Democratic National Convention Committee CEO Joe Solmonese told an audience of journalists in Milwaukee today for an overview of the 2020 convention plans that the Dem Party aims to correct the errors that led to President Trump’s win in 2016.

“We fell short in 2016, and while you can’t boil the outcome of any election down to one cause, one of the errors that we made was failing to communicate effectively as we could in key states,” Solmonese said during a panel discussion with Gov. Tony Evers, Lt. Gov. Mandela Barnes and state Treasurer Sarah Godlewski at the Fiserv Forum.

Solmonese said at this stage, organizers are getting out into Wisconsin communities “to make sure more communities of every background feel included, seen and heard.”

“We’re making it a priority to get out across the state, into Wisconsin communities, getting to know the people, listening to their stories and making sure that our convention reflects what they want to see and what they want to hear,” he said.

He said the convention “is less about spectacle and more about substance.”

“When we bring the eyes of the word to Wisconsin, we’re going to remind the American people what Democrats stand for, from affordable health care, to higher wages to common-sense gun reform,” Solmonese said. “And if we pull that off I am confident that we will win in November.”

Evers said he believes Wisconsin will be the state that elects the next president and he wants to make sure each candidate gets a chance to share their ideas with Wisconsin voters.

He said the convention will serve as a window to the state.

“We have very few chances to talk about what a great state this is,” Evers said. “From my vantage point as governor, we need to make sure we tell a good story about Wisconsin.”

Barnes said the Dem Party “can no longer take states like Wisconsin for granted.”

He noted his and Evers’ efforts to get around the state during the 2018 election to hear from voters.

“In 2018, we made sure that we had those conversations,” Barnes said. “That’s why we were able to drive historic midterm turnout. Now we know we need to have historic turnout in the presidential election in order for us to be successful.”

And he said there is still an opportunity for growth for Dems in Wisconsin.

“People need to know that you care about them because for far too long people have been ignored,” Barnes said. “And that’s why the 2016 election ended the way that it did, largely.”

Godlewski said as she travels the state, she hears a theme of economic insecurity, from people struggling with paying off student loans to preparing for retirement.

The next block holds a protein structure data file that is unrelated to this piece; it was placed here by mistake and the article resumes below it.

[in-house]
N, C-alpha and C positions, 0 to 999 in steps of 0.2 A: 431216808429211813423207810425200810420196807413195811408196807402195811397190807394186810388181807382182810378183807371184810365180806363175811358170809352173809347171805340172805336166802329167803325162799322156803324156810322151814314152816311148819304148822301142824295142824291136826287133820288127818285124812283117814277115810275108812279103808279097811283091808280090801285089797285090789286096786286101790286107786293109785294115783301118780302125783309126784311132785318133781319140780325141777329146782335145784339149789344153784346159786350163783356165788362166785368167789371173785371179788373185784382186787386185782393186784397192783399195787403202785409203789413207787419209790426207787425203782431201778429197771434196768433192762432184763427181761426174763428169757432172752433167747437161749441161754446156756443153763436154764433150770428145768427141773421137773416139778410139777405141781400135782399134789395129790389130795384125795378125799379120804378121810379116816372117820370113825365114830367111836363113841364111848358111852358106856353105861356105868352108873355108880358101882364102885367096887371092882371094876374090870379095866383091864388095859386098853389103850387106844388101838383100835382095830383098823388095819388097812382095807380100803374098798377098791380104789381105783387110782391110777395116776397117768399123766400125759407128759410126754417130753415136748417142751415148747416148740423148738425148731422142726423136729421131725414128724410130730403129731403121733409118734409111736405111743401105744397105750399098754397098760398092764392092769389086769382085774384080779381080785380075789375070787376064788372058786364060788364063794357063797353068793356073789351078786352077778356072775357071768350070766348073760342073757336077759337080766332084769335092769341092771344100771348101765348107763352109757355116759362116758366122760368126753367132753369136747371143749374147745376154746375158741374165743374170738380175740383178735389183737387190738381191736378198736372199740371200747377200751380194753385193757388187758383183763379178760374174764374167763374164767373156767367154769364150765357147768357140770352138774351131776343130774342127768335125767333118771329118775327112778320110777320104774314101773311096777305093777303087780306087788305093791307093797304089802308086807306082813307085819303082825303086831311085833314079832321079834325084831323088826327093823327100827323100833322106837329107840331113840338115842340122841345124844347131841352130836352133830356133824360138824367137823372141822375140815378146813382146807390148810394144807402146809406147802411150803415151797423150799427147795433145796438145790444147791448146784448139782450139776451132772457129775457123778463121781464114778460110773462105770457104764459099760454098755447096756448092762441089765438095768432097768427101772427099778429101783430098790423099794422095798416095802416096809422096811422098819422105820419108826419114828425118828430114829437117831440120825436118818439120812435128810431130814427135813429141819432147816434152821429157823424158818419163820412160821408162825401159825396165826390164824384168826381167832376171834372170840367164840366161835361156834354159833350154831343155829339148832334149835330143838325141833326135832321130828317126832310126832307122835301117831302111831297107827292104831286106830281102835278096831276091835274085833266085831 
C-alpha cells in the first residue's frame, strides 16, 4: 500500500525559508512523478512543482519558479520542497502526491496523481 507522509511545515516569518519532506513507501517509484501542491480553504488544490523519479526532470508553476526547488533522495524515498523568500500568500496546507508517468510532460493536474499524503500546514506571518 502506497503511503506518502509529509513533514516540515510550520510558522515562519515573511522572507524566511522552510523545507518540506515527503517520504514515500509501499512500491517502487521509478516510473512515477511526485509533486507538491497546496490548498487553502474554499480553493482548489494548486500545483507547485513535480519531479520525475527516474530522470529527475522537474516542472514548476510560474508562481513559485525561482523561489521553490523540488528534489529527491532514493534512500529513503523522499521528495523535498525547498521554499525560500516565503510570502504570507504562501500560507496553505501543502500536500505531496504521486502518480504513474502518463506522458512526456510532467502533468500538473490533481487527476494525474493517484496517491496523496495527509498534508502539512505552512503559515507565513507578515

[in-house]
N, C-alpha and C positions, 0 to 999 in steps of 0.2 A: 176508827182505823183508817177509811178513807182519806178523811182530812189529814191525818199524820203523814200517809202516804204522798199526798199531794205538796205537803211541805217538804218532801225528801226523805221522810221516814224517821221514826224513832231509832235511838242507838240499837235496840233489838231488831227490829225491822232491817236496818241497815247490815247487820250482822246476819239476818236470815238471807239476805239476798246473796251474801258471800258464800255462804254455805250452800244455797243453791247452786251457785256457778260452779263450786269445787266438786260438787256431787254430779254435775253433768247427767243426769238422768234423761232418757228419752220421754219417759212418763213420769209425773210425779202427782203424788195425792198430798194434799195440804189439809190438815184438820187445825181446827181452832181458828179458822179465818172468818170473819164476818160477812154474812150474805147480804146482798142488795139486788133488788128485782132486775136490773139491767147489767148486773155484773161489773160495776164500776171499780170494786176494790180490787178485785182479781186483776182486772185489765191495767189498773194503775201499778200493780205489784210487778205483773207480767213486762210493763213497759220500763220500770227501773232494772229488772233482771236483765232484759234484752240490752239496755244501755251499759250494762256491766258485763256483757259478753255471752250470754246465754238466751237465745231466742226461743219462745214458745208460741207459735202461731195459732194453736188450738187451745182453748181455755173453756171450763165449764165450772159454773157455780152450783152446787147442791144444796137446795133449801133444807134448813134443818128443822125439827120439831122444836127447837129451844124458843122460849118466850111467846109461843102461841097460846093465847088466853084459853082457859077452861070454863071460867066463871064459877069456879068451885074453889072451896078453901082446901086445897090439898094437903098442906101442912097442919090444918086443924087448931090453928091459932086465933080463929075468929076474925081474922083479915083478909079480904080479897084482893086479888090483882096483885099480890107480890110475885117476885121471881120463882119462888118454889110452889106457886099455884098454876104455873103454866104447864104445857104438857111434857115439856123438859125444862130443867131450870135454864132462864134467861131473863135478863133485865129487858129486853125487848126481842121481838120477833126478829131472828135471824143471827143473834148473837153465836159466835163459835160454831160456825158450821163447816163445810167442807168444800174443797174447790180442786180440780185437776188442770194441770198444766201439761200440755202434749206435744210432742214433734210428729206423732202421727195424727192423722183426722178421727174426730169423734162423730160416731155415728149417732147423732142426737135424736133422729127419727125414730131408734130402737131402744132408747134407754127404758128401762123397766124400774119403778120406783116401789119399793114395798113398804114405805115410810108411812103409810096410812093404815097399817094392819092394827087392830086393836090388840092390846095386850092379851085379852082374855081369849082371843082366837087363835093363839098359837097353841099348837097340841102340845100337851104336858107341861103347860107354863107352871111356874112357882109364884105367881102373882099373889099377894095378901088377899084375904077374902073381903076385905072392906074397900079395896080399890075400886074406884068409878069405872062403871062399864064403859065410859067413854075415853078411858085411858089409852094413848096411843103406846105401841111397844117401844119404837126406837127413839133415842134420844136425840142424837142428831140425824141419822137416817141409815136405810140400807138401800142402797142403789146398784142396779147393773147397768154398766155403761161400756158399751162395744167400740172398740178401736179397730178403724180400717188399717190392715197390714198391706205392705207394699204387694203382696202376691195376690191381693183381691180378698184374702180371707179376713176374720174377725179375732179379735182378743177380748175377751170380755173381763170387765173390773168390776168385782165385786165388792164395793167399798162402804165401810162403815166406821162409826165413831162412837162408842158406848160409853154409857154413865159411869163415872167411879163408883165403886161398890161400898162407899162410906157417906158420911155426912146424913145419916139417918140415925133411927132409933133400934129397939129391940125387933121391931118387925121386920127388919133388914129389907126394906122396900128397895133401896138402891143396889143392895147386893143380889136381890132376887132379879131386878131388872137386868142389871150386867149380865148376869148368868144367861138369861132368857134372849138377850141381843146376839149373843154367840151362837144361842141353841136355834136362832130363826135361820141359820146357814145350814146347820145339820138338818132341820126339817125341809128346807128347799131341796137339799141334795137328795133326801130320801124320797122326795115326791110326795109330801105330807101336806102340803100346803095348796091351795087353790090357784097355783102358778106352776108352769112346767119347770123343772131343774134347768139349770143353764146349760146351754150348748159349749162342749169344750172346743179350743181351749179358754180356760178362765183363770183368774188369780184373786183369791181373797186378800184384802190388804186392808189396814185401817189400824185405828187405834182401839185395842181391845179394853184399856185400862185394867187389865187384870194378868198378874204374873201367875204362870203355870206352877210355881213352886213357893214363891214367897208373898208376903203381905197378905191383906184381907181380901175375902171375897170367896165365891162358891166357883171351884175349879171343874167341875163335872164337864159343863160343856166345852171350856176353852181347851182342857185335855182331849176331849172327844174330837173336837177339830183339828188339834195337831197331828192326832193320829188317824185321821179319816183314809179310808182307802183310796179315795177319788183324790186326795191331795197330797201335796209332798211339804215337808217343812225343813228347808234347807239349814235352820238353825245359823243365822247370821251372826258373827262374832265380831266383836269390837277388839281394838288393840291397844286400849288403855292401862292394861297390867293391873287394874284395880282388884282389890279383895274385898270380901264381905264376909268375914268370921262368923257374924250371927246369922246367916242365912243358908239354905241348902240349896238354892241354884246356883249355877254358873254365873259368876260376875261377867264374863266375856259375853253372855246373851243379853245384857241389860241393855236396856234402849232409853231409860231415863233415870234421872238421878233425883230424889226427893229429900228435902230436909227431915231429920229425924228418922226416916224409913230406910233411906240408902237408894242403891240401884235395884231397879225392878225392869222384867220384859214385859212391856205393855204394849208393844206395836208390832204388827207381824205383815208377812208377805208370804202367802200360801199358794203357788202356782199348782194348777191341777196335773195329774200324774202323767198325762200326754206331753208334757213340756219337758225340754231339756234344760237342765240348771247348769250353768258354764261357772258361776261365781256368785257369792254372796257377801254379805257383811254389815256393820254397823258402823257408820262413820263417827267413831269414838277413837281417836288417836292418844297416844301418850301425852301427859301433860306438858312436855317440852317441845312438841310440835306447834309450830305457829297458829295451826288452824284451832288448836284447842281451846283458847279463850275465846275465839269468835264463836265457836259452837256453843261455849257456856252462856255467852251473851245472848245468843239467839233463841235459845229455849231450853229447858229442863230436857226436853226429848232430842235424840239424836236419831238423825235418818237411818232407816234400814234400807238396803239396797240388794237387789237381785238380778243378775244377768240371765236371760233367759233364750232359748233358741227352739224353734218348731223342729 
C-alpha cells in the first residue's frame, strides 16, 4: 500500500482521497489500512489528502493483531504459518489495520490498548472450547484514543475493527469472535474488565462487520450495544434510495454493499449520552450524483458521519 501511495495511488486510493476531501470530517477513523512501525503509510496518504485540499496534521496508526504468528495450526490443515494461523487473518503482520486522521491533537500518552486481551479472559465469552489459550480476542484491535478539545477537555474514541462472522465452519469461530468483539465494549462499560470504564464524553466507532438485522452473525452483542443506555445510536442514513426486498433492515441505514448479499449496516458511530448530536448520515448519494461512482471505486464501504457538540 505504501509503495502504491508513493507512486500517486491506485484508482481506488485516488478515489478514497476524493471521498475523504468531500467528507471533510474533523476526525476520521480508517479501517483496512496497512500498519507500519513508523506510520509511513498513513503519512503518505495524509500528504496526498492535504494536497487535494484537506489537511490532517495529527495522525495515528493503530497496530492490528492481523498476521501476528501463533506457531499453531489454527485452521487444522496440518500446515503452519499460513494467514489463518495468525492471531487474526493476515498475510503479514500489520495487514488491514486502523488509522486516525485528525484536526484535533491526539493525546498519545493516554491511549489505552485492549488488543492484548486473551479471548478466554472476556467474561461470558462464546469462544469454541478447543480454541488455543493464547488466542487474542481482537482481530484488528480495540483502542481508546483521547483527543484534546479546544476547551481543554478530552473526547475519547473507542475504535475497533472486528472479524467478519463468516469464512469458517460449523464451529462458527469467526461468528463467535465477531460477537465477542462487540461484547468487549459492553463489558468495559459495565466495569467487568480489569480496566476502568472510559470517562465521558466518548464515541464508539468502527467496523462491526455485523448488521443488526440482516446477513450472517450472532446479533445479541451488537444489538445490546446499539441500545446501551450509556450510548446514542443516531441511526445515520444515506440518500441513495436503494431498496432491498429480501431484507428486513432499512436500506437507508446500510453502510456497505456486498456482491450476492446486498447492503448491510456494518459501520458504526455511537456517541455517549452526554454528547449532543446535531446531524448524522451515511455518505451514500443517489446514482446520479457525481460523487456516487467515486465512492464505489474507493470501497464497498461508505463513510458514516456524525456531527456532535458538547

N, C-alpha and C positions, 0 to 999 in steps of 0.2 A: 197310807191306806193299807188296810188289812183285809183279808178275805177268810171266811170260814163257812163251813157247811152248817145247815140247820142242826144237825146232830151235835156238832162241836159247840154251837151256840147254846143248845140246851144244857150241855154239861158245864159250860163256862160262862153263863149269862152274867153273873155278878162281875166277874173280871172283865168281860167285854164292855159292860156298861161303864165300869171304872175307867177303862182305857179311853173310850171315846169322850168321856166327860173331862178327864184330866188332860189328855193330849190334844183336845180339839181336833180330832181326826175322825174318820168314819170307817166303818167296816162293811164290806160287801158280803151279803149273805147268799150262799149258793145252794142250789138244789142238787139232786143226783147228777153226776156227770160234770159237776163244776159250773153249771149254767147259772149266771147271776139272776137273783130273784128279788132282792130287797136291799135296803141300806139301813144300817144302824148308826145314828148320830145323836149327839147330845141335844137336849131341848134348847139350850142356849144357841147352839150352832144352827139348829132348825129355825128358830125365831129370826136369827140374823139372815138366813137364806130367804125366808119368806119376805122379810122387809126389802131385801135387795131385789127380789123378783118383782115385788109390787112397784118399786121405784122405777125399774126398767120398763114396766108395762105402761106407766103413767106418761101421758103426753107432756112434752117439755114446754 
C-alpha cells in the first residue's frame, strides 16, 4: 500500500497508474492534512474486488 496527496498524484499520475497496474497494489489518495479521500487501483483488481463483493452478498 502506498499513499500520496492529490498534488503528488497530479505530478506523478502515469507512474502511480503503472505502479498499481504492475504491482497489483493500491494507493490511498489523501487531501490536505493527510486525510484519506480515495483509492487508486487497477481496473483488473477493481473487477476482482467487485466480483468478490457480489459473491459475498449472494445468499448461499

“They’re not looking for a free ride, but they’re looking for a way in which they can have a good, quality middle-class lifestyle,” Godlewski said. “And I think what they will see is they’re not getting that with what’s going on in Washington and that they want change.”

In response to the media walkthrough, Trump Victory spokeswoman Anna Kelly said the convention will demonstrate why Trump won Wisconsin.

“From abolishing all private health insurance which would eliminate over 3.5 million Wisconsinites’ private plans, to tearing down border walls, to eliminating all fossil fuels costing nearly 100,000 Wisconsinites their jobs, the Democrats’ flashy media tour cannot hide that their radical policy proposals are wrong for Wisconsin,” Kelly said in a statement. “This summer’s convention will only remind Wisconsin voters why they delivered their 10 electoral votes to President Trump in 2016 and why they will do so again in November.”

In addition to the morning panel, the event included a welcome reception at Discovery World last night. There was also an update today on logistics and security, a presentation about Milwaukee’s history and changes the city has seen, and an overview of Dems’ 2020 strategy.

Media were also invited on bus tours of Milwaukee landmarks and neighborhoods.

Speaking during the panel discussion on Democrats’ 2020 strategy, David Bergstein, battleground state communications director for the DNC, said that although Trump faces headwinds, Democrats aren’t “taking anything for granted this cycle.”

He said the party is not only reaching out to the base to boost turnout, but is also trying to persuade “disgruntled Republicans” and others in suburban communities and rural areas.

He said the convention will serve as an organizing opportunity to build a team of volunteers and keep them active, so whoever the nominee is, they can have a quick ramp-up of the general election campaign.

Philip Shulman, director of Trump Rapid Response, said the party has hired 17 field staff, has been training organizers in the state and knocked on 54,000 doors in the weekend one year out from the election.

He also said neighborhood action teams formed during the 2018 election are still active.

State Dem Party spokeswoman Courtney Beyer said the party aims to use this April’s Supreme Court race as a dry run for 2020 organizing efforts and then make adjustments where needed.

She noted that thousands of volunteers will be in Milwaukee for the convention, which the party aims to organize to participate throughout the November election.

“We’re working to build an organizing program that will channel that energy and enthusiasm into tangible work that they can do in their communities,” she said.

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